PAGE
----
Online Encyclopedia Search Tool

Your Online Encyclopedia


Online Encylopedia and Dictionary Research Site

Online Encyclopedia Free Search Online Encyclopedia Search    Online Encyclopedia Browse    welcome to our free dictionary for your research of every kind

Online Encyclopedia

Gregory I

(Redirected from Pope Gregory I)

Saint Gregory I, or Gregory the Great (called the Dialogist in Eastern Orthodoxy) (circa 540 - March 12, 604) was pope of the Catholic Church from September 3, 590 until his death.

He was born to a patrician Roman family (father, Gordianus, and mother, Silvia) and pursued a secular political career which climaxed in the position of Urban Prefect before he entered a monastery. About fifteen years later he became pope.

Gregory's chief acts as Pope include his role in the schism of the Three Chapters, and sending Augustine of Canterbury to convert the Anglo-Saxons in Britain. He is also known in the East as a tireless worker for communication and understanding between East and West. He is also credited with increasing the power of the papacy. Before his pontificate the Pope was regarded as the foremost among other high-ranking ecclesiasts, but without any jurisdiction outside his own diocese.

Works of Gregory I:

  • sermons (40 on the Gospels are recognized as authentic, 22 on Ezekiel, 2 on the song of Songs)
  • Dialogues - on the life of Saint Benedict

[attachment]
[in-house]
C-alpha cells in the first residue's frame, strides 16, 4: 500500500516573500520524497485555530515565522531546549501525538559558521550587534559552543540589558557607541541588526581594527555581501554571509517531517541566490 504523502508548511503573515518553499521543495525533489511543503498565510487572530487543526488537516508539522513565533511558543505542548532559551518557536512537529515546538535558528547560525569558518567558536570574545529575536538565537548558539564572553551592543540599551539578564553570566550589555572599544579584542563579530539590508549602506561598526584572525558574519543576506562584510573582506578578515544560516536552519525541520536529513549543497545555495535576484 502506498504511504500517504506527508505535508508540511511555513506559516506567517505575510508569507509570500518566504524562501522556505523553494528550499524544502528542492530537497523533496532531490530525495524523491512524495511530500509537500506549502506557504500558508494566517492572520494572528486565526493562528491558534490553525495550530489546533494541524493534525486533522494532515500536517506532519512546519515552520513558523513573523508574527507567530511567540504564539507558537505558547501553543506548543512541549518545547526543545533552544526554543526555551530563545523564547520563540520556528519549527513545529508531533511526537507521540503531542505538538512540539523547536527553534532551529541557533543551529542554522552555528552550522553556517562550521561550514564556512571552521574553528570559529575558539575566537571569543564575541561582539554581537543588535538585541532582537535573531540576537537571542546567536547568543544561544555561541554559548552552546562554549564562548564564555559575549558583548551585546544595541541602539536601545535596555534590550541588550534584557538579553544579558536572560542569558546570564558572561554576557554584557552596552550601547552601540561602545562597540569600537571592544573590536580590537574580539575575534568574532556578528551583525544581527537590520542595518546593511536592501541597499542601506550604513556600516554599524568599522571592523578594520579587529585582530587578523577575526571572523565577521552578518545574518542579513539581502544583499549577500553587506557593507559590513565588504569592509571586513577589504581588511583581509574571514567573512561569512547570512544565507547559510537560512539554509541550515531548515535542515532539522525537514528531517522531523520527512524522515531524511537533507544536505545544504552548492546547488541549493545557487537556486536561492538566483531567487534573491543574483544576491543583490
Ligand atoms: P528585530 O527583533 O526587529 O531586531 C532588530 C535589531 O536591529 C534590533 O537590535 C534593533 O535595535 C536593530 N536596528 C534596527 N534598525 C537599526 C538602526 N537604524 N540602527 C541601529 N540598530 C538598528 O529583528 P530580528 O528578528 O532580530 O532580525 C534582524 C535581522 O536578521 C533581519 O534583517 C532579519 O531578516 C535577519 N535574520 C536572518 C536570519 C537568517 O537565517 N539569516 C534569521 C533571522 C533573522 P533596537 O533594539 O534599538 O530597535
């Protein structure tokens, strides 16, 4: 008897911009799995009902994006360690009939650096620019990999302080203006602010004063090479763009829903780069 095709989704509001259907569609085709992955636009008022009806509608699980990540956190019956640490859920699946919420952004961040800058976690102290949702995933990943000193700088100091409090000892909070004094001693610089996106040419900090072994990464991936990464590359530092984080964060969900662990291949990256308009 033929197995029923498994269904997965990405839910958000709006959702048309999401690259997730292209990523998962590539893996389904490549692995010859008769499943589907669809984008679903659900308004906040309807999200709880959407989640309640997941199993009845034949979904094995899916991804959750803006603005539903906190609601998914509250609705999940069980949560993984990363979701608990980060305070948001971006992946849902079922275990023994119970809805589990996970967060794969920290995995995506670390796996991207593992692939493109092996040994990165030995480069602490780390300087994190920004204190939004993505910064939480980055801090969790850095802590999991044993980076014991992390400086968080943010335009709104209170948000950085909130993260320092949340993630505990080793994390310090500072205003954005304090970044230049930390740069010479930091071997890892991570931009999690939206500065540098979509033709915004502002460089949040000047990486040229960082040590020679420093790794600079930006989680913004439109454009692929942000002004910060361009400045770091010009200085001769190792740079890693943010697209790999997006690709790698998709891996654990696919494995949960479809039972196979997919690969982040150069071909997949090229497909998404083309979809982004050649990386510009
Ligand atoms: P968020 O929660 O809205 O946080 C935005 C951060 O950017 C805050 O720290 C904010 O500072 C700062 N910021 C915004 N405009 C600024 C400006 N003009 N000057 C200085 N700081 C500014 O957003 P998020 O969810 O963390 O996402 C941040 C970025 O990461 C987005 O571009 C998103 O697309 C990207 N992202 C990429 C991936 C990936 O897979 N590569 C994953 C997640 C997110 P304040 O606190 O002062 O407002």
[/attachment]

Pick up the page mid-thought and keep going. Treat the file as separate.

• Commentary on Job, frequently known even in English-language histories by its Latin title, Moralia in Job.
  • The Rule for Pastors
  • Some 850 letters have survived from his Papal Register of letters. This collection serves as an invaluable primary source for these years.
  • In the Eastern Orthodox Church, Gregory is credited with devising the Liturgy of Presanctified Gifts . It is celebrated on certain nights during Great Lent in the Eastern Orthodox Church.

The Gregorian Chant, a religious musical style of the Middle Ages, is named for Pope Gregory. While he is not known to have written any chants himselfthe majority of chants written during this time were published anonymouslyhis influence in the church caused the style to be named after him.

Preceded by
Pelagius II
Succeeded by
Saint Sabinianus

Last updated: 02-06-2005 17:06:53
Last updated: 02-20-2005 20:08:59